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Ingredient spotlight: Serving up 9 facts about asparagus

Asparagus season is upon us. Whether white or green, asparagus is not only a seasonal delicacy, but practically a small spring happening. This genuine superfood has many health benefits but doesn’t hang around for long. So why wait? Here, we reveal nine fascinating facts about asparagus.

Now that asparagus season is here, it’s time to treat our palates to the delights of this delicate, slender vegetable. But how exactly does classic white asparagus differ from its green counterpart? And what should you look for when buying and storing this delicacy? Enter the fascinating world of asparagus with us and discover nine exciting facts about this wonderful vegetable.

  1. A culinary harbinger of spring
    Asparagus season marks the beginning of spring and is celebrated by many as a minor culinary highlight. In Germany particularly, the asparagus season, which starts around mid-April and traditionally runs until St. John’s Day on 24 June, is highly coveted. “White gold” or “edible ivory” is one of the most expensive vegetables and can only be enjoyed for a short period but comes direct from local fields – being sold from specially erected asparagus huts or at the weekly market, for example. Whether as part of a celebratory meal or simply as a quick lunch, asparagus adds a special touch to any dish.

  2. Different colours, same taste?
    Though white and green asparagus belong to the same plant species, they are grown differently. The white variety, also called bleached asparagus, grows underground and is kept covered with soil before harvesting, while green asparagus grows above ground and turns green with the aid of sunlight. They also taste slightly different: White asparagus is often a little more tender and milder in taste, while green asparagus is stronger and slightly nutty.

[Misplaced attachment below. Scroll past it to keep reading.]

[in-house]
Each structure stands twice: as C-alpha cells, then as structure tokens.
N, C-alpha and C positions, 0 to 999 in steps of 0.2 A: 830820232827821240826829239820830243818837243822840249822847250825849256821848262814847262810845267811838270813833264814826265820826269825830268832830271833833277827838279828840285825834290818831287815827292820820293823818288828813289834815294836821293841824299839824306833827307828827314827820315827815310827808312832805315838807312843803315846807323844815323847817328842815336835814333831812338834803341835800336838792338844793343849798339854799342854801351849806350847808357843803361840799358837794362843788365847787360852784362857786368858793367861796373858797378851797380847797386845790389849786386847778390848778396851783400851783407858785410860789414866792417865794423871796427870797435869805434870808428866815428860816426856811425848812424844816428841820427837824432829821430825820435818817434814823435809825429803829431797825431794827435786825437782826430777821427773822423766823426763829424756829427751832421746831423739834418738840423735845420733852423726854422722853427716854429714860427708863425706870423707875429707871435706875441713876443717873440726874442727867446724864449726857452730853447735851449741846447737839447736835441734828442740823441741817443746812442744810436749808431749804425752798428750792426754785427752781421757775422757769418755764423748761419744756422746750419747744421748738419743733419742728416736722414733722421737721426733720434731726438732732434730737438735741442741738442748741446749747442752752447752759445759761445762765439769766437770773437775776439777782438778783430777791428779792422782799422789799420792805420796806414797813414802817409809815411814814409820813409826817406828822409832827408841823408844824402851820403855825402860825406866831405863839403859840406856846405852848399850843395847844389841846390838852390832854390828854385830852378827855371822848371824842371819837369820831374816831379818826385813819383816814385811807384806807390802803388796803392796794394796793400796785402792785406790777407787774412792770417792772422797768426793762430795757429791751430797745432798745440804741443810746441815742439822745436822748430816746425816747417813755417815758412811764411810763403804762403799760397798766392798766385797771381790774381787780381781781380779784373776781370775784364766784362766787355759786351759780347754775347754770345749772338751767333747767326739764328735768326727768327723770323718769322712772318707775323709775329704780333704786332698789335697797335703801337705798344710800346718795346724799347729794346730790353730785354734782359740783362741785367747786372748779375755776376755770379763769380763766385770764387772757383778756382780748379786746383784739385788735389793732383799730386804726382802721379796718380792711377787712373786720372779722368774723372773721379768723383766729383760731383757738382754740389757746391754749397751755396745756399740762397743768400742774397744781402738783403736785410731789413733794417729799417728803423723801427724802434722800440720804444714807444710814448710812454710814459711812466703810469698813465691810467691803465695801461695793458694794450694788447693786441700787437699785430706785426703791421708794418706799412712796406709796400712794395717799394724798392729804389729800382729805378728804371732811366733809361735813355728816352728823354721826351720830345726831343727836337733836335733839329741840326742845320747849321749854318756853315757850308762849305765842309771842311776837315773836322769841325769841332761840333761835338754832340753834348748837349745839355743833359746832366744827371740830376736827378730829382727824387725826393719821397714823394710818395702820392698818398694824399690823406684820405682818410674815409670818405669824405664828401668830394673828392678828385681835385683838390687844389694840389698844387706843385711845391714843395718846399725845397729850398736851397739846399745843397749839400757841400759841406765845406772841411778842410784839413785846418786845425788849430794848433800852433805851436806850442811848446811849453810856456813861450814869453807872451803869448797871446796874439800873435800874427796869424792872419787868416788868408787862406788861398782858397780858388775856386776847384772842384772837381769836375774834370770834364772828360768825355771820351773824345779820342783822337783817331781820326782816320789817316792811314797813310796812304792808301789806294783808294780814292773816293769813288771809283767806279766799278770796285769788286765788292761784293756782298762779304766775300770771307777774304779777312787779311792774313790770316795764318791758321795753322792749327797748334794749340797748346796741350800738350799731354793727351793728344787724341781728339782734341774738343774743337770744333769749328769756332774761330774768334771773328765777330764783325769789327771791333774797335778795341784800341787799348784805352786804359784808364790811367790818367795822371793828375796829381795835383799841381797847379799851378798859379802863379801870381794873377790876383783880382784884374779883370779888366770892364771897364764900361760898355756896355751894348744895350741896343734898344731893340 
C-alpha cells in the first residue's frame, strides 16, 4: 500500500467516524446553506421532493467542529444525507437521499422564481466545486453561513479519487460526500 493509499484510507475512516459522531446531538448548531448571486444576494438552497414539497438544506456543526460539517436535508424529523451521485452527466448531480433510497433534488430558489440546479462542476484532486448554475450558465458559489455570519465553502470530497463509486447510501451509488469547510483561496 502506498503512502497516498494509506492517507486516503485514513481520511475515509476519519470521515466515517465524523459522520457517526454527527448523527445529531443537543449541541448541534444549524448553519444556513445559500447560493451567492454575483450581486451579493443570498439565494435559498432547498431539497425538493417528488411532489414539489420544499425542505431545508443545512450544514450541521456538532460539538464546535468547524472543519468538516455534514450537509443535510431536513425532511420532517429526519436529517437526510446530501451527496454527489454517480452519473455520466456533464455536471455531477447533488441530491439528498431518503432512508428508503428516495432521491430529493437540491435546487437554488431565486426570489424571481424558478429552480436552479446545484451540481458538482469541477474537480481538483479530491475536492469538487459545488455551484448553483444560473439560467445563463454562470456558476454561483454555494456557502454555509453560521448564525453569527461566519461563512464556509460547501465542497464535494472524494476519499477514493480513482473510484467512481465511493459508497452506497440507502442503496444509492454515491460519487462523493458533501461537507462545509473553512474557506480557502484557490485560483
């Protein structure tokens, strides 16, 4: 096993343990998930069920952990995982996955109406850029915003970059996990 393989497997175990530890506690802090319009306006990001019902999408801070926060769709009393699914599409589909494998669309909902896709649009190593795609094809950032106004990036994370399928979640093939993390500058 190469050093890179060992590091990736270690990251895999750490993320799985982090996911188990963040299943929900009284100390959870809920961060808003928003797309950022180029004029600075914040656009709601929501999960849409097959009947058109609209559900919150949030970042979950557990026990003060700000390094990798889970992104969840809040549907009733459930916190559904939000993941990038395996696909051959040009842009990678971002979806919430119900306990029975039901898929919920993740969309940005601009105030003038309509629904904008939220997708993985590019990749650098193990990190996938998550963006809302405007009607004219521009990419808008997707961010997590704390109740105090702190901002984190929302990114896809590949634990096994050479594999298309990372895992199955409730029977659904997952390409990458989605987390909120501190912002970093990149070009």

3. Culinary versatility
    Asparagus is extremely versatile and can be prepared in a variety of ways. Whether boiled, sautéed, grilled, turned into a soup (perfect for using up the skins and leftovers!) or salad – there are no limits to the imagination. White asparagus must always be peeled, but with green asparagus cutting or snapping off the lower ends will suffice. Either variety can be boiled or sautéed, or even eaten raw in a salad.

    Our favourite foodfittery asparagus salads:

    > Warm white asparagus salad with king oyster mushrooms & wild garlic
    > Raw green asparagus salad with cherry tomatoes & mozzarella
    > Asparagus salad with strawberries & goat's cheese

  4. Rich in nutrients
    Both green and white asparagus are rich in vitamins, minerals and fibre. They contain vitamin C, vitamin K, folic acid, potassium and many other nutrients that are important for a balanced diet. Green asparagus contains even more vitamin C and carotene than white asparagus. Incidentally, due to its high folic acid content, asparagus is especially recommended for pregnant women.

    Though asparagus is filling, it is also low in calories – about 20 kcal per 100 grams. At the same time, its taste is so varied that it can shine even in simple dishes.